Is the Economy Slowing into Hibernation This Winter?

By Jimmy Fernandez

Undoubtedly, the winter season can be the economy’s biggest weakness. The world’s top business leaders now warn the 2022/23 winter season will likely trigger an economic downturn. Similarly, a new survey from MagnifyMoney reveals 70% of Americans believe a recession is on its way. We are already witnessing several major corporations reversing their outlook and laying down elaborate strategies to cut spending and revamp their liquidity in preparation for a possible winter recession.

Five signs pointing to a likely recession this winter

The following are some of the factors pointing toward the likelihood of a recession in the upcoming winter months:

Reduced consumer spending

The main driver of the US economy is domestic shopping. Consumers are pulling back on their spending with the ever-rising cost of goods and services and stunted income growth. Experts reveal the challenges caused by inflation are forcing consumers to dip into their savings.

Studies reveal personal savings rates as of October 2022 were at a paltry 2.5%, a 17-year low amid relentless inflation. Experts attribute the current pullback in savings to rising interest rates which have pushed mortgage rates to historic highs. Consumers are struggling with high borrowing rates and high prices, impacting the purchase of necessities such as food and housing.

Corporates are revising their outlook

During the pandemic, Americans opened their wallets, allowing the corporate world to enjoy the booming business activity. Even with historically high inflation, businesses easily pass on their higher costs to consumers, thereby cushioning their profit margins. But that era is well behind us now. Companies are increasingly warning of reduced earnings in the coming months.

Recently FedEx, with a presence in over 200 countries, revised its outlook while revealing possible depressed earnings of more than 40%. FedEx’s case isn’t isolated. Apple, too, is facing a similar predicament, with its stock falling following the news the company was suspending plans for iPhone 14 production due to slowing demand.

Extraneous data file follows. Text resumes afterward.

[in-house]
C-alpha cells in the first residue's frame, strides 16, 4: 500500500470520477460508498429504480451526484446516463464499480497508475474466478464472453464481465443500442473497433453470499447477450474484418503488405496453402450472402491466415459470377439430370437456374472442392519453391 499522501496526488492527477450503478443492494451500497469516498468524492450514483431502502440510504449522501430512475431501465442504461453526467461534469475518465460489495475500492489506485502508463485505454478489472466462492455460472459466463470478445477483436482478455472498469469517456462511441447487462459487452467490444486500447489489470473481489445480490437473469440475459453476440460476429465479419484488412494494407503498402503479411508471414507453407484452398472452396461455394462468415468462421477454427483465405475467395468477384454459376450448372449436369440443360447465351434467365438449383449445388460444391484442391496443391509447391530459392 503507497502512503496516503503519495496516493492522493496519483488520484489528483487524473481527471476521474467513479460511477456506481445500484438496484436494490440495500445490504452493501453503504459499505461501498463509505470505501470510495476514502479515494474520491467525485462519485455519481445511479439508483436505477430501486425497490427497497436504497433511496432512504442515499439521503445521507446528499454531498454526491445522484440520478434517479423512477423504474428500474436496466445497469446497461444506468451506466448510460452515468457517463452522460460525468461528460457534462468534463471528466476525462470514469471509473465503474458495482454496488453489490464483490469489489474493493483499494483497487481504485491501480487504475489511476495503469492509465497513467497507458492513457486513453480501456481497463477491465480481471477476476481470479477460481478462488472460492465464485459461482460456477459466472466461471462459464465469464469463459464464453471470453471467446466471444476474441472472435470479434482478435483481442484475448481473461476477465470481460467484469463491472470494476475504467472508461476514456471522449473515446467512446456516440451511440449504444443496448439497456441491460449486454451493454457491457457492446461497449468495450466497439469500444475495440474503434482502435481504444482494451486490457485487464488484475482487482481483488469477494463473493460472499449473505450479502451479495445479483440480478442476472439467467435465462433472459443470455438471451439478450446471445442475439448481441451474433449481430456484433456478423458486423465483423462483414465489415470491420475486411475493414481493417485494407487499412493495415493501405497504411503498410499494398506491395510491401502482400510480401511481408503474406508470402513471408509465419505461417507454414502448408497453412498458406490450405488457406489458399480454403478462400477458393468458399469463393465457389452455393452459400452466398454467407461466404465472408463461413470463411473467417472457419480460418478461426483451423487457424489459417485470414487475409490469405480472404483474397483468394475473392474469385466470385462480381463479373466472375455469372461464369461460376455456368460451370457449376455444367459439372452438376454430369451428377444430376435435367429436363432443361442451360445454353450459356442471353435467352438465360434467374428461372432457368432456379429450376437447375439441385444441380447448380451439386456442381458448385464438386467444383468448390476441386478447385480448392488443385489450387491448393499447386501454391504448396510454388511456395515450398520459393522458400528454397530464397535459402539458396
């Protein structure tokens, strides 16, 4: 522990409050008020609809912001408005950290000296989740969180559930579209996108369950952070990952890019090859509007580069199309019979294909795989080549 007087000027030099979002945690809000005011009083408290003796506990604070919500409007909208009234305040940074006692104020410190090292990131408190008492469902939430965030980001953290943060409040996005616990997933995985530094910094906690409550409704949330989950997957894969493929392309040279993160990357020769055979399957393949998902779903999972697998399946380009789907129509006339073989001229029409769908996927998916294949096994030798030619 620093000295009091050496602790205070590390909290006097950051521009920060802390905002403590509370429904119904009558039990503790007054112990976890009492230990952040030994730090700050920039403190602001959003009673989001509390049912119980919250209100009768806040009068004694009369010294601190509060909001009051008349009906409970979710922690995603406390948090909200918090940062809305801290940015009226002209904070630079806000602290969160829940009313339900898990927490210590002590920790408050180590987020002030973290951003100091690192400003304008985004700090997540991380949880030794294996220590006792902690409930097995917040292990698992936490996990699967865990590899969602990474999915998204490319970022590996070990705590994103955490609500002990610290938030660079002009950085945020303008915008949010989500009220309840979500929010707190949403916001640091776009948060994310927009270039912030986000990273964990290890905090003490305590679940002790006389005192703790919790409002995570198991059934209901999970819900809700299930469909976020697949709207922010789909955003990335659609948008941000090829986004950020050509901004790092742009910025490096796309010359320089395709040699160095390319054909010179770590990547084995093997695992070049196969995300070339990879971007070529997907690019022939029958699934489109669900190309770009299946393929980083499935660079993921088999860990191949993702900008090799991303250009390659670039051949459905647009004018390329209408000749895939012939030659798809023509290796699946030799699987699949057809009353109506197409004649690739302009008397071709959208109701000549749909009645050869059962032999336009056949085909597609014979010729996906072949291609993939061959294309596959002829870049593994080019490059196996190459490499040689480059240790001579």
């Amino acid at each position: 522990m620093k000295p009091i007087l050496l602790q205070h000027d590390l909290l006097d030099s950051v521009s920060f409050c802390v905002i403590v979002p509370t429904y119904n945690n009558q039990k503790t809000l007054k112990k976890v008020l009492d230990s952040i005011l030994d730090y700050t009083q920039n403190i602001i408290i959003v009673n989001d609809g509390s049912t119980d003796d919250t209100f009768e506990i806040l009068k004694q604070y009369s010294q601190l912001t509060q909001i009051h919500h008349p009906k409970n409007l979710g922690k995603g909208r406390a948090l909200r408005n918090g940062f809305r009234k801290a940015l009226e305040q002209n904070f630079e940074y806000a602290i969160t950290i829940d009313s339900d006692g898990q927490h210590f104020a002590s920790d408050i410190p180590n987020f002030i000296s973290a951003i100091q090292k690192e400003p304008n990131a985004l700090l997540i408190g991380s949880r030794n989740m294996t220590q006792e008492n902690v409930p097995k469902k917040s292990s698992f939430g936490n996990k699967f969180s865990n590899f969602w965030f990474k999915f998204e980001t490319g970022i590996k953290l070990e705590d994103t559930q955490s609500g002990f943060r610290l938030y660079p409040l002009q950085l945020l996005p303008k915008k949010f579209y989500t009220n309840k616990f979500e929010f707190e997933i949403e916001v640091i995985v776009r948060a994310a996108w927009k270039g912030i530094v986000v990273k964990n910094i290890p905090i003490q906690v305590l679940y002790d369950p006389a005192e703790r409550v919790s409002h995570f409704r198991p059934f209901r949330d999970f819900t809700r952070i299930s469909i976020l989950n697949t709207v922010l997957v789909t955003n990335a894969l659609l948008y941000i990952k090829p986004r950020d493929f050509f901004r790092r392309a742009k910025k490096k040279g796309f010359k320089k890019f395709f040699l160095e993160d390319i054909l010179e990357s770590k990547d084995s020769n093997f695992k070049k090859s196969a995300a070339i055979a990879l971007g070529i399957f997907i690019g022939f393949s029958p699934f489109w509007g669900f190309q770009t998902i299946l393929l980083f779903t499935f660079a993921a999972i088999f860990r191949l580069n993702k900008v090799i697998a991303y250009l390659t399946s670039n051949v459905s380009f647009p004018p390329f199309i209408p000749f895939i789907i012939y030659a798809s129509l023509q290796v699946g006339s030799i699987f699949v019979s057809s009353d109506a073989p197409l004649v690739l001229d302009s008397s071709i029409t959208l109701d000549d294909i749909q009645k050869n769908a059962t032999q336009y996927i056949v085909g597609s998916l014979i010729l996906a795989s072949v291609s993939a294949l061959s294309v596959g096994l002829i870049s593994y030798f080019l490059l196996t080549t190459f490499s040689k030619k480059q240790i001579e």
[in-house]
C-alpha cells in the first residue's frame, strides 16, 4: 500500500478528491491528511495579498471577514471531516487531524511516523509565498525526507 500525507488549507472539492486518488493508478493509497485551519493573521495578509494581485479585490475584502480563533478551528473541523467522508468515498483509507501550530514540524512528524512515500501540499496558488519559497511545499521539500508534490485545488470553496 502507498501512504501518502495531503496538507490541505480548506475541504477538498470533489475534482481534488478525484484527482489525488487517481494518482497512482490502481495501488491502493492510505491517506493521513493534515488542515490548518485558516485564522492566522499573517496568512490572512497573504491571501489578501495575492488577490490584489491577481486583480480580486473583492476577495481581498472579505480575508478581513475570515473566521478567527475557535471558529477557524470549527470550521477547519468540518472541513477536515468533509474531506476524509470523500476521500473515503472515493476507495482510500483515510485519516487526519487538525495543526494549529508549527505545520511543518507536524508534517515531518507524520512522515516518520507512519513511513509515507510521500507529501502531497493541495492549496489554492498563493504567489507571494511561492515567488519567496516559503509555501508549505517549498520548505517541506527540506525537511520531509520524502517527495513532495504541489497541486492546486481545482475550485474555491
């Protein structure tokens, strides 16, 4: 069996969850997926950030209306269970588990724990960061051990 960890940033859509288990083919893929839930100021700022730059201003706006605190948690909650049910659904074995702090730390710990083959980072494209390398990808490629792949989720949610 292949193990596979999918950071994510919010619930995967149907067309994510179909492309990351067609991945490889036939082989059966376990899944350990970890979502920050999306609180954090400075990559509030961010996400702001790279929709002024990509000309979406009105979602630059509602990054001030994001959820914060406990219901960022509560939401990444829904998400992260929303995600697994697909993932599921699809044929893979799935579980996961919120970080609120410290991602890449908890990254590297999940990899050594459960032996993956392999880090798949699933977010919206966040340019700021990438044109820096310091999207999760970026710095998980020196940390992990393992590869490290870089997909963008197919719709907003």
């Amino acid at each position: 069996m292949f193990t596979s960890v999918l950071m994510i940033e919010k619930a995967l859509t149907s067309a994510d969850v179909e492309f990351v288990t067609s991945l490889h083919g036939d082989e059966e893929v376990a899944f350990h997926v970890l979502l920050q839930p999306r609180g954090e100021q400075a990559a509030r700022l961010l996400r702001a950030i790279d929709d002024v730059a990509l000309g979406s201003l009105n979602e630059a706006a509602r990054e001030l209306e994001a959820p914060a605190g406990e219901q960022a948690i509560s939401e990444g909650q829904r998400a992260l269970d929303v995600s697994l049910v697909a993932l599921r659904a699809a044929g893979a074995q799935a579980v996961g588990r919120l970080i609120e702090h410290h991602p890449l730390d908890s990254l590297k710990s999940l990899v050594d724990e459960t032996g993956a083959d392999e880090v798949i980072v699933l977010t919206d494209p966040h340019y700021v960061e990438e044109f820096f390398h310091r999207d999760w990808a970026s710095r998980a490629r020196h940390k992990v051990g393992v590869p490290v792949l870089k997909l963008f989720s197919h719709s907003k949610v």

Depressed holiday hiring

Typically, many employers would ramp up hiring ahead of the holiday season. However, this year we saw a more cautious mood. The usual September uptick in companies posting temporary jobs was missing. Economic experts reveal many employers are on a wait-and-see basis before seeking temporary help.

The specific conditions likely to determine job openings are the state of the economy and consumer spending. With rising food prices and the Fed hiking interest rates at an alarming pace, companies have valid concerns regarding the performance of the holiday shopping season.

Falling stock prices

Wall Street has witnessed stunted business growth, with stocks heading for their worst year since 2008. Compared to 2021, when equity markets thrived, 2022 has seen reduced activity thanks to rising interest rates. In the spring of 2020, the Federal Reserve unleashed a potent monetary-easing policy to keep the financial markets steady. However, in early 2022, the Fed unwound its buying mechanism to slow inflation.

This single act has been brutal for many companies, with the S&P 500 seeing a massive 24% reduction for the year. Currently, all other major US indexes are well in the bear markets, down at least 20% from the 2021 highs. Interestingly the bond markets, which are usually a safe haven for investors during tumultuous times when stocks decline, are also in the bear market.

How are corporations preparing for likely recession?

Many companies are currently laying down strategies to keep their spending in line. We are seeing leaders focusing on their balance sheets and reducing budgets for non-essential spending. Some are also looking for ways to spin off unprofitable business lines. With the recession looming, companies are bracing themselves for increased shareholder activism, pushing them to further clean up their balance sheets. Experts say we are likely to see enhanced M&A activity in 2023.

Are concerns over inflation likely to deflate consumer spending this holiday season? 

High inflation and rising prices are already impacting consumer behavior over the holiday season. So far, holiday shopping has been intense, but promotions are aggressive. It seems that consumers are looking for deep discounts this year and are getting them. Investors are expecting to see the effect of these margin-crunching sales in the next round of earnings.

What is the likely impact of depressed economic growth on jobs?

We should see a slowing in the jobs market starting this holiday season and into the better part of the New Year. Companies will continue to focus on profitable growth versus cost growth. Smaller margins on sales will likely drive cuts across companies’ fixed costs, with the biggest target being salaries and wages. A desire for companies to maintain liquidity amidst dwindling revenue and increased shareholder demand for value will likely force a cut in hiring.

What to expect

The recession is definitely on the horizon following theholiday season as corporations and investors prepare for a significant slowdown throughout the winter. If you are a business or corporation, now is the best time to prepare your company for the economic downtown in the face of a harsh business environment.

Jimmy Fernandez is a Senior Analyst of Ownership Intelligence at D.F. King & Co., an Equiniti Company.

About D.F. King

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